As shown best in FIG. 2, in the preferred embodiment, the assembly has at least two sensor locations 26 which signal the correct placement of the workpiece cassette 31. Sensor signals are combined logically so that all the necessary conditions for a good grip are met before movement takes place. These contact points may be micro-switches which signal the correct seating of the cassette or as shown in the drawing, such may be pressure switches which are connected via hose fitting 27 to vacuum lines 28. When the cassette is correctly positioned, it will simultaneously block the flow of air through the sensors 26 and lines 28, thus signalling correct placement to the controller. If air flow is not simultaneously blocked, the solenoids are directed to move arms 22 until placement is correct, for example in cassette engagement recess 33. Otherwise, human intervention will be necessary. Optional post member 30 aids in placing cassette 33 by resisting any bending moment caused by parts 22 and 24 when the cassette is lifted.
As shown in FIG. 1, a series of rebound springs 32 is placed between the plates 12 and 14. These assist in cushioning the impact of the plates in the event the robotic element encounters an unexpected obstacle. These rebound springs surround optional guide bars as shown. Clearly other rebound means such as rubber cushions could be used as well. Also positioned between plates 12 and 14 are impact sensors 34 which detect any amount of impact force encountered which is in excess of the amount tolerated by design. Such impact sensors signal the robot mechanism to stop when an undersirable resistive or impact force is encountered. Such may be micro-switches or as in the embodiment shown in the drawing figures are vacuum lines 36 attached to pressure switches. When air flow in the lines is unobstructed, the element is available for movement. When the element hits an obstruction, rod member 38 is forced into a coupling engagement with receptor 40 and air flow is stopped in line 36. A signal is thereby transmitted to a switching mechanism upstream, not shown which stops the movement of the robot arm until the obstruction is cleared by human intervention. Rod members 38 may have their sensitivity adjusted at adjustment points 42. In practice, rods 38 are merely screws which are adjusted by turning a screw head at points 42 so their proximity to receptors 40 is changed as desired. Each of vacuum lines 28 and 36 may be connected to a common vacuum source without detrimental interference with sensing functions of all the sensors.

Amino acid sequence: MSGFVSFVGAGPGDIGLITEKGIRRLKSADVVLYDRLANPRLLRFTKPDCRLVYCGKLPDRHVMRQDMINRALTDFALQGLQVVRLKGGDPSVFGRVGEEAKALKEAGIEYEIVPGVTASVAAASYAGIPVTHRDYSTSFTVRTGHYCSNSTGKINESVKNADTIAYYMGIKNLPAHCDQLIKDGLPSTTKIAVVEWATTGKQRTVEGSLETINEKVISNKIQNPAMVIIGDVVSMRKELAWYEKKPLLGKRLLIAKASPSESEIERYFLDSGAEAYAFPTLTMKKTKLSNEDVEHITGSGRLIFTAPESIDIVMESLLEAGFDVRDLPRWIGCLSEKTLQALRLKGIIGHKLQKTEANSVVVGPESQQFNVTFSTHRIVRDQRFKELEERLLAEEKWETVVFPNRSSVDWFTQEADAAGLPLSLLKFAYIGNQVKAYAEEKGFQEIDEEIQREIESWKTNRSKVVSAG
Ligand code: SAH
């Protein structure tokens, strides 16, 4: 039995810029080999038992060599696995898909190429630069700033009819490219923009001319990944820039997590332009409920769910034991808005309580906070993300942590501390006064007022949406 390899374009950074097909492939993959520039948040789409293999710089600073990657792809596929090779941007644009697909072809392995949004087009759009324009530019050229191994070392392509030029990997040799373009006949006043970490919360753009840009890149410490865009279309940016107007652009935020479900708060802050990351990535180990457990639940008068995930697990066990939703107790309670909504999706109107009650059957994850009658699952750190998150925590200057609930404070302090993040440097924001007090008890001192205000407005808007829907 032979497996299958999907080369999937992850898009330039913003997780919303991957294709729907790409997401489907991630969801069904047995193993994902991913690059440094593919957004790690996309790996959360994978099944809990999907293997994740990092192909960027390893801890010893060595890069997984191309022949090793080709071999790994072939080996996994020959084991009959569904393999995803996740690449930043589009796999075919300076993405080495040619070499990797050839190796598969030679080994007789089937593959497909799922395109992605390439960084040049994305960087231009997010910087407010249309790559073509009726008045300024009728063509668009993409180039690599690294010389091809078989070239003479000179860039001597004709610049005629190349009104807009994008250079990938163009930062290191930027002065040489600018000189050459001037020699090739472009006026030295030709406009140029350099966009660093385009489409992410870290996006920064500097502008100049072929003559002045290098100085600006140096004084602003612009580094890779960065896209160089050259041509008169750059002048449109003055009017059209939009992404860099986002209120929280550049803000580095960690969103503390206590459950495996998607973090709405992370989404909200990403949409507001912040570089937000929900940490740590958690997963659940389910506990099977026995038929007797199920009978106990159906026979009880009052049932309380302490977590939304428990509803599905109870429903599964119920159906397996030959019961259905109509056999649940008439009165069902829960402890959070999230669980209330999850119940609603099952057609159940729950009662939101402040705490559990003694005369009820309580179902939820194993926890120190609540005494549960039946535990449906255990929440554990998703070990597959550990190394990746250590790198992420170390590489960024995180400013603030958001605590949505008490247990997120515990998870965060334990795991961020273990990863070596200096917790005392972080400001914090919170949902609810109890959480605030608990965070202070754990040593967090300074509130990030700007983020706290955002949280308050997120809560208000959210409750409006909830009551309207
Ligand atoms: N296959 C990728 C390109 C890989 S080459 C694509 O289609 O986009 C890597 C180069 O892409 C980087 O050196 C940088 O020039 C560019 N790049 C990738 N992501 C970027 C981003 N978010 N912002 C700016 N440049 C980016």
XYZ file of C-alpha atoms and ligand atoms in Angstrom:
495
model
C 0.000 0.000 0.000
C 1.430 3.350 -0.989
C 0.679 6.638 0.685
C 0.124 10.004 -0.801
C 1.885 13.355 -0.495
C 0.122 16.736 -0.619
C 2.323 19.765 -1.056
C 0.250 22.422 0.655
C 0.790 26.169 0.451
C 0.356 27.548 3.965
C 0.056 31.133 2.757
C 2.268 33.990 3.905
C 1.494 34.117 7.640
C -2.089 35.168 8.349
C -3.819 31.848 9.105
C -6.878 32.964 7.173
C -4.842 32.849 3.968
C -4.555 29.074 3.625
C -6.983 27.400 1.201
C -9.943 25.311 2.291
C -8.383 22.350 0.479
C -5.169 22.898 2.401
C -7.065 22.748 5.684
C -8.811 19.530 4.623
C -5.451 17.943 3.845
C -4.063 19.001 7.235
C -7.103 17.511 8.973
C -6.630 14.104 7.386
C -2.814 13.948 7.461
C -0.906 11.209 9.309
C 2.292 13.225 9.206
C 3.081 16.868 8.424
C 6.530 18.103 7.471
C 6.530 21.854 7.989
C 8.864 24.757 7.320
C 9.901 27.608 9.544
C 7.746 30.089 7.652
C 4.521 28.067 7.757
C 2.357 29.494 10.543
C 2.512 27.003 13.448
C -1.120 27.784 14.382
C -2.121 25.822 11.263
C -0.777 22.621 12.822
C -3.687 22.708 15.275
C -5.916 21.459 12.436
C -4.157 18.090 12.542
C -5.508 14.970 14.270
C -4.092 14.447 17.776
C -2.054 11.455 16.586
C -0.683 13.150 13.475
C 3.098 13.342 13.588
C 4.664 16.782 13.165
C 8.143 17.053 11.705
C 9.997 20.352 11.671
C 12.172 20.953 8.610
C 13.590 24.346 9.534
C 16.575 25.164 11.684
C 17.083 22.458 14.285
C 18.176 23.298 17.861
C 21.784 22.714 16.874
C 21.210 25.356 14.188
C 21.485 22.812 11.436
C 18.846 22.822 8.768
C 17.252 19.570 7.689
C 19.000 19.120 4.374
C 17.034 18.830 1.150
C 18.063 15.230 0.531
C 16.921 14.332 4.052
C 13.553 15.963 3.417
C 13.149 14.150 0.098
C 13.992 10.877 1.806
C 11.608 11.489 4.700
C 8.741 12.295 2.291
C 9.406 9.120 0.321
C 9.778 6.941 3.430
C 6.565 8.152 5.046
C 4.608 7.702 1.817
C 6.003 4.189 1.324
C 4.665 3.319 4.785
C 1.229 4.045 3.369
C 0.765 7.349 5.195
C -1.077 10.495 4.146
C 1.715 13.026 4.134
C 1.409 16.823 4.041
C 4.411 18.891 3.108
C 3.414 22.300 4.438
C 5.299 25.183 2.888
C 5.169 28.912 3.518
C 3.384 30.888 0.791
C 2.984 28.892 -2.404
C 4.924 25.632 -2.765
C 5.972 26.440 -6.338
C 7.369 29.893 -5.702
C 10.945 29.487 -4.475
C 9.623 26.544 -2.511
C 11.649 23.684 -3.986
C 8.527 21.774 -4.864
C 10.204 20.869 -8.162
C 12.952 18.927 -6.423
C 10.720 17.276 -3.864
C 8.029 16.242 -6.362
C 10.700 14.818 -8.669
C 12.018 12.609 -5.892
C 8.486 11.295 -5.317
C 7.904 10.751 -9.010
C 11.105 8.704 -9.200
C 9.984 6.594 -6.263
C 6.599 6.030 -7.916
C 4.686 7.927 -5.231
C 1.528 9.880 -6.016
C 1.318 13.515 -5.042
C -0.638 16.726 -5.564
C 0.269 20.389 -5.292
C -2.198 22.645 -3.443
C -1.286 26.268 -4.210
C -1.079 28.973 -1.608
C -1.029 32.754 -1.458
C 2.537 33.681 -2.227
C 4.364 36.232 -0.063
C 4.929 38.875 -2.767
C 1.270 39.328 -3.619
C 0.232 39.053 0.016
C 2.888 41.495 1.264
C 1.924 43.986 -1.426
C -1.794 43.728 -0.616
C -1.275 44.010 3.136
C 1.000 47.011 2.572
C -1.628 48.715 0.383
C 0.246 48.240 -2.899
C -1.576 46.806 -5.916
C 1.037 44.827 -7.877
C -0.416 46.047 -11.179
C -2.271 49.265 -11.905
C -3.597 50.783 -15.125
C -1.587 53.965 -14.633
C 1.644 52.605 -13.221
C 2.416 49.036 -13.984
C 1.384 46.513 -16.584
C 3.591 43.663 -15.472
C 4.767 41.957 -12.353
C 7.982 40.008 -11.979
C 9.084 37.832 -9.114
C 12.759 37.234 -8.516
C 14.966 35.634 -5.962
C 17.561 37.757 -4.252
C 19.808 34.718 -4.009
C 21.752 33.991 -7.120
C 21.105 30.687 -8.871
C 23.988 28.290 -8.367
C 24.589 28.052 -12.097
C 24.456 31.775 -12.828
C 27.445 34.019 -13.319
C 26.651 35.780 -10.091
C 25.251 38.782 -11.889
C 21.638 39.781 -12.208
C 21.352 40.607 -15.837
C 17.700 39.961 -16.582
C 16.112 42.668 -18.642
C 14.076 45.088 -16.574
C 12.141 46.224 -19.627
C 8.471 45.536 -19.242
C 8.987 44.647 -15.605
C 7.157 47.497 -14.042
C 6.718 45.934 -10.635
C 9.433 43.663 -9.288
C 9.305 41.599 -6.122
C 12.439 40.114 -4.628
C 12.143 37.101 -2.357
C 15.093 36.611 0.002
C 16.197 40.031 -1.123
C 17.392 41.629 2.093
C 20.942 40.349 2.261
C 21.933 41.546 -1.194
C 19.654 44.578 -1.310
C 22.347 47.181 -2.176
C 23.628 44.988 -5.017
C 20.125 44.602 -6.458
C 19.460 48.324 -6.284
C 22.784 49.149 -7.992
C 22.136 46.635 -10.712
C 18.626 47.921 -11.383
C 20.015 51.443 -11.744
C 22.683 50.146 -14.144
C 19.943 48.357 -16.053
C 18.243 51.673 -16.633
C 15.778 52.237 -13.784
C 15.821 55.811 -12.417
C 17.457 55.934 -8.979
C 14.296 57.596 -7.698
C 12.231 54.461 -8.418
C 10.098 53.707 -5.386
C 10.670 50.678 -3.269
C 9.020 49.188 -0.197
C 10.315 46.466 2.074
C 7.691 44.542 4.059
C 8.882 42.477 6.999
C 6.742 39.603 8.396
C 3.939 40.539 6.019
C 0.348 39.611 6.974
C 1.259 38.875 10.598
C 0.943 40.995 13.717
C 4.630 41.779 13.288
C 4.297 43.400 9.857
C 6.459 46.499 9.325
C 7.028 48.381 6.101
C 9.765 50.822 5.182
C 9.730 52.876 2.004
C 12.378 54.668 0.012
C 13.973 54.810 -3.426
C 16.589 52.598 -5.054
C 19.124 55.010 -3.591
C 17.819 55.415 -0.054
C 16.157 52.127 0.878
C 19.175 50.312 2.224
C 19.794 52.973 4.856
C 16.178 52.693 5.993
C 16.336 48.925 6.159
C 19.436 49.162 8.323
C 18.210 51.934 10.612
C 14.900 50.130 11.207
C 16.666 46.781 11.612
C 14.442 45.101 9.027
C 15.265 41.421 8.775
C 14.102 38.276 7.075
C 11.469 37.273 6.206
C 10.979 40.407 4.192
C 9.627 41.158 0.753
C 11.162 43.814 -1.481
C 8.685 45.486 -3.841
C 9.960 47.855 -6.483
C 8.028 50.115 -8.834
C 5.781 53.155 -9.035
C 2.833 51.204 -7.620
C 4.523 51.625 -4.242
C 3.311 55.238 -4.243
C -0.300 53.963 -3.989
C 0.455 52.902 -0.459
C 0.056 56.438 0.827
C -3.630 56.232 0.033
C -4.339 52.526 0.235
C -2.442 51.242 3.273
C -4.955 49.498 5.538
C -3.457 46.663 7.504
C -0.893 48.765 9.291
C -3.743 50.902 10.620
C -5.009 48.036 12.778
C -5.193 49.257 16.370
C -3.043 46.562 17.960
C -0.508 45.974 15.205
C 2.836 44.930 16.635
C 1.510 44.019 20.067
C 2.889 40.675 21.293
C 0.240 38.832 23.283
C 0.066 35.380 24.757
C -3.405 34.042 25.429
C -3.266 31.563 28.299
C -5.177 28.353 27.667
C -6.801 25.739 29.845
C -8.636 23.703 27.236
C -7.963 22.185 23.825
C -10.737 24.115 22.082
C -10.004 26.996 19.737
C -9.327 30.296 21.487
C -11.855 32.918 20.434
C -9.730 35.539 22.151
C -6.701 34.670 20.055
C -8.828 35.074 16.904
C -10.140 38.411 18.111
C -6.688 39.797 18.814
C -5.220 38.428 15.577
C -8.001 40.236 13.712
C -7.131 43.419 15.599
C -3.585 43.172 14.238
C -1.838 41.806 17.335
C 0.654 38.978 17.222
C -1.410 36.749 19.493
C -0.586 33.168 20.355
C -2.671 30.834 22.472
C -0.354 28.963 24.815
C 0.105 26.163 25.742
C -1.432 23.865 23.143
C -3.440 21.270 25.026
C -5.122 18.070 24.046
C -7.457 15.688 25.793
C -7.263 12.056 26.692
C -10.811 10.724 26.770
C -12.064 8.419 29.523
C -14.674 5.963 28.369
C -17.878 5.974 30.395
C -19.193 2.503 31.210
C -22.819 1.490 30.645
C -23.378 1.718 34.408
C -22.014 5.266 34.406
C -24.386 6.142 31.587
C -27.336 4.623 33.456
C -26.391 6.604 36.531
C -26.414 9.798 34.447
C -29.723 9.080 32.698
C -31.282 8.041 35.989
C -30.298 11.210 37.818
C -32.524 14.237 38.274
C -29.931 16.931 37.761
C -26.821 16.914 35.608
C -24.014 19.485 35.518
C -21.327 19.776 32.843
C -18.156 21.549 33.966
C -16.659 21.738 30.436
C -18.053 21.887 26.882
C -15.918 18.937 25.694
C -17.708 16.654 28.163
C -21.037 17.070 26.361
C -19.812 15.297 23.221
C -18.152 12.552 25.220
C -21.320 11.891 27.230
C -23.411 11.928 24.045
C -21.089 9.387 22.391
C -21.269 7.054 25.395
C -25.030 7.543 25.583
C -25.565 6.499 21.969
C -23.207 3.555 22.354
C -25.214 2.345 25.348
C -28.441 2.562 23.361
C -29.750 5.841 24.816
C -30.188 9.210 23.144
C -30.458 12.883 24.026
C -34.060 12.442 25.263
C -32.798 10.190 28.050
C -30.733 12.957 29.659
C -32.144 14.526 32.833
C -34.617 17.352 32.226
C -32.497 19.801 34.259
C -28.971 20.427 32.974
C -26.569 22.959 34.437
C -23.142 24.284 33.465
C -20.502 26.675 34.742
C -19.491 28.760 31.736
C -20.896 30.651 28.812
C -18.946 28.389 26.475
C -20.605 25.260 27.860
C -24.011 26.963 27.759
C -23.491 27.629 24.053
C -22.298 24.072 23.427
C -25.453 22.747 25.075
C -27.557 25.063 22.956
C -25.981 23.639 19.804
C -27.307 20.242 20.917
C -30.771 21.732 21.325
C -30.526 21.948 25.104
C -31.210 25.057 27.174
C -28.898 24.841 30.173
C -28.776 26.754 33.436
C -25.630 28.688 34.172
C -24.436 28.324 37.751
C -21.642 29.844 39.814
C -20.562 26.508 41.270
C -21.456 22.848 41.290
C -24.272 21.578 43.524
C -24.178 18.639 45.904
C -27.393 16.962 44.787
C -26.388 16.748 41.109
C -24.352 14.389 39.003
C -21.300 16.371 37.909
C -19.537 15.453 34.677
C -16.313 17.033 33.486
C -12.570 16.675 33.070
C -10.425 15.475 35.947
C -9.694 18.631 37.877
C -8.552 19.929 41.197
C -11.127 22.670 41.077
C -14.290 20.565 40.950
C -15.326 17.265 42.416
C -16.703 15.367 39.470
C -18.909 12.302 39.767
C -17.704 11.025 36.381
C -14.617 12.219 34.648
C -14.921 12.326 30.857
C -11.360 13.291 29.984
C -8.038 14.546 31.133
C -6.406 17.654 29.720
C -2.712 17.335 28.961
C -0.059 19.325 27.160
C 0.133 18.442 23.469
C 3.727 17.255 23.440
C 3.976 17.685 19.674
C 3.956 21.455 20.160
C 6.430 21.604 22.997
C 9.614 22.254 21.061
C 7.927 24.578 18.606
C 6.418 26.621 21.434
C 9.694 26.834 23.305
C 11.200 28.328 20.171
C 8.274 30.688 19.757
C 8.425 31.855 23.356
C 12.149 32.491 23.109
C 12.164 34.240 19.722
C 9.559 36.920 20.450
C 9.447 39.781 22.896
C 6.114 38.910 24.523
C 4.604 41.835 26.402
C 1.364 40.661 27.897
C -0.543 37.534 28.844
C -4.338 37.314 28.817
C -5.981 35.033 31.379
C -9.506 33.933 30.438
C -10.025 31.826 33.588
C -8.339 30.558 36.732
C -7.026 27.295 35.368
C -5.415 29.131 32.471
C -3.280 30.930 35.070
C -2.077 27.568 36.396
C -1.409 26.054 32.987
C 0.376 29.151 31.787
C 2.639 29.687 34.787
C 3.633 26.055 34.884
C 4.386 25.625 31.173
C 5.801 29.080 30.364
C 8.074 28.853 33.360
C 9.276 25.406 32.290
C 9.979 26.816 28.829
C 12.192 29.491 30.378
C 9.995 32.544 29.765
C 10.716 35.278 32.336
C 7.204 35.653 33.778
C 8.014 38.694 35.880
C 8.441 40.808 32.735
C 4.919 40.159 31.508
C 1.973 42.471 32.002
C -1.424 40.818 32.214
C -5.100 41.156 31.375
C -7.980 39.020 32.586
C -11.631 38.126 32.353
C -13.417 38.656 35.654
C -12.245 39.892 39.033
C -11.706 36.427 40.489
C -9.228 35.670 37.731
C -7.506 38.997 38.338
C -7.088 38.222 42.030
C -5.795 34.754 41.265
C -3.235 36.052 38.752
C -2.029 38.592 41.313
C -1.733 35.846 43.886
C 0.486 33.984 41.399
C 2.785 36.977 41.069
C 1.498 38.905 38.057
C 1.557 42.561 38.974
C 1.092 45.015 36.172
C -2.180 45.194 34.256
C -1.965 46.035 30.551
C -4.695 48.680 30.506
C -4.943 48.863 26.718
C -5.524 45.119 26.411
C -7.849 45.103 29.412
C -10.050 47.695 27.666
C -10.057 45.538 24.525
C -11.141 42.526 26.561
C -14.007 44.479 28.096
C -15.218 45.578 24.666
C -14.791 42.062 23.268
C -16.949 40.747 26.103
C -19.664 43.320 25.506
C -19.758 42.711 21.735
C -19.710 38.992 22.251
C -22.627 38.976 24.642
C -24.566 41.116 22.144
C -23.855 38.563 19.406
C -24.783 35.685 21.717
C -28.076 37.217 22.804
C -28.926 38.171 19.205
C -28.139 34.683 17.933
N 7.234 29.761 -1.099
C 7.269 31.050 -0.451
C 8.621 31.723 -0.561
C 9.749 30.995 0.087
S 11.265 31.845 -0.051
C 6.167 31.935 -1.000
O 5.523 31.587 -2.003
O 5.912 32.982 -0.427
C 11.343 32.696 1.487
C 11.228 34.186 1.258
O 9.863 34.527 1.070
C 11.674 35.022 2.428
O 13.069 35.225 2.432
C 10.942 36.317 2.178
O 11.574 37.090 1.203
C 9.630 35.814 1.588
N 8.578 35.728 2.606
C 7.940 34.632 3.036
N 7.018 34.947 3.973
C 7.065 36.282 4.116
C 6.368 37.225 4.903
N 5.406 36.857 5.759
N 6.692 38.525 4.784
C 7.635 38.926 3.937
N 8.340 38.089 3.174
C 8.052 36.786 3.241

As mentioned before, the carrier grasp elements are not rigidly mounted on the end of a robot arm. In the event of a collision, the wafer carrier and grasp elements are deflected from their normal position with respect to the robot arm. This is set to occur with a small enough force that a detectable deflection occurs before the carrier is either damaged or wrenched out of a secure grip. The number and positioning of sensing points are selected to detect deflections caused by collisions, thereby signalling the robot control computer to immediately stop motion thereby eliminating the vast majority of situations where wafer damage would ordinarily occur. This includes a detection of collisions due to external forces applied from any of the three orthogonal directions. The non-rigid mounting of the hand assembly is designed so as not to deflect due to the weight and inertial forces caused by the carrier and wafers. The carrier remains in proper position with respect to the robot arm at all times.
In the preferred embodiment, the construction materials are selected such that they are resilient and not damaged by collisions. In addition, the materials should be able to withstand the corrosive chemicals typically used in semiconductor manufacture without deterioration.
It is of course to be understood that the herein described detailed description sets forth the proferred embodiment and such does not limit the invention as set forth in the appended claims.
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|Citing Patent||Filing date||Publication date||Applicant||Title|
|US5271686 *||Jan 27, 1992||Dec 21, 1993||The Budd Company||Robot hand for aligning and isolating a work tool|
|US5668452 *||May 9, 1996||Sep 16, 1997||Vlsi Technology, Inc.||Magnetic sensing robotics for automated semiconductor wafer processing systems|
|US5953804 *||Jul 10, 1998||Sep 21, 1999||Systems Engineering Company||Automated workpiece insertion method and apparatus|
|US6246924 *||Nov 30, 1998||Jun 12, 2001||Honda Of America Mfg., Inc.||Apparatus and method for automatically realigning an end effector of an automated equipment to prevent a crash|
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|US6530735 *||Jun 22, 2000||Mar 11, 2003||Amkor Technology, Inc.||Gripper assembly|
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|US6889813||Jun 22, 2000||May 10, 2005||Amkor Technology, Inc.||Material transport method|
|US9709119 *||Aug 12, 2015||Jul 18, 2017||Ati Industrial Automation, Inc.||Compliance compensator|
|U.S. Classification||318/568.21, 901/39, 414/730|
|International Classification||H01L21/00, B25J15/00, B25J19/02, B25J19/06, H01L21/687, H01L21/677, B25J17/02|
|Cooperative Classification||H01L21/68707, B25J19/063|
|European Classification||H01L21/687, B25J15/00, B25J19/06C, B25J19/02|
|Aug 17, 1987||AS||Assignment|
Owner name: THOMSON COMPONENTS-MOSTEK CORPORATION, 1310 ELECTR
Free format text: ASSIGNMENT OF ASSIGNORS INTEREST.;ASSIGNOR:WILSON, CHARLES F.;REEL/FRAME:004801/0386
Effective date: 19870803
Owner name: THOMSON COMPONENTS-MOSTEK CORPORATION, 1310 ELECTR
Free format text: ASSIGNMENT OF ASSIGNORS INTEREST;ASSIGNOR:WILSON, CHARLES F.;REEL/FRAME:004801/0386
Effective date: 19870803
|Sep 11, 1989||AS||Assignment|
Owner name: SGS-THOMSON MICROELECTRONICS, INC.
Free format text: CHANGE OF NAME;ASSIGNOR:THOMSON COMPONENTS-MOSTEK CORPORATION;REEL/FRAME:005270/0714
Effective date: 19871023
Owner name: SGS-THOMSON MICROELECTRONICS, INC.
Free format text: MERGER;ASSIGNORS:SGS SEMICONDUCTOR CORPORATION, A CORP. OF DE;THOMSON HOLDINGS (DELAWARE) INC., A CORP. OF DE;SGS-THOMSON MICROELECTRONICS, INC. A CORP. OF DE (MERGED INTO);REEL/FRAME:005270/0725
Effective date: 19871224
|Jul 6, 1992||FPAY||Fee payment|
Year of fee payment: 4
|Jul 1, 1996||FPAY||Fee payment|
Year of fee payment: 8
|Jun 22, 2000||FPAY||Fee payment|
Year of fee payment: 12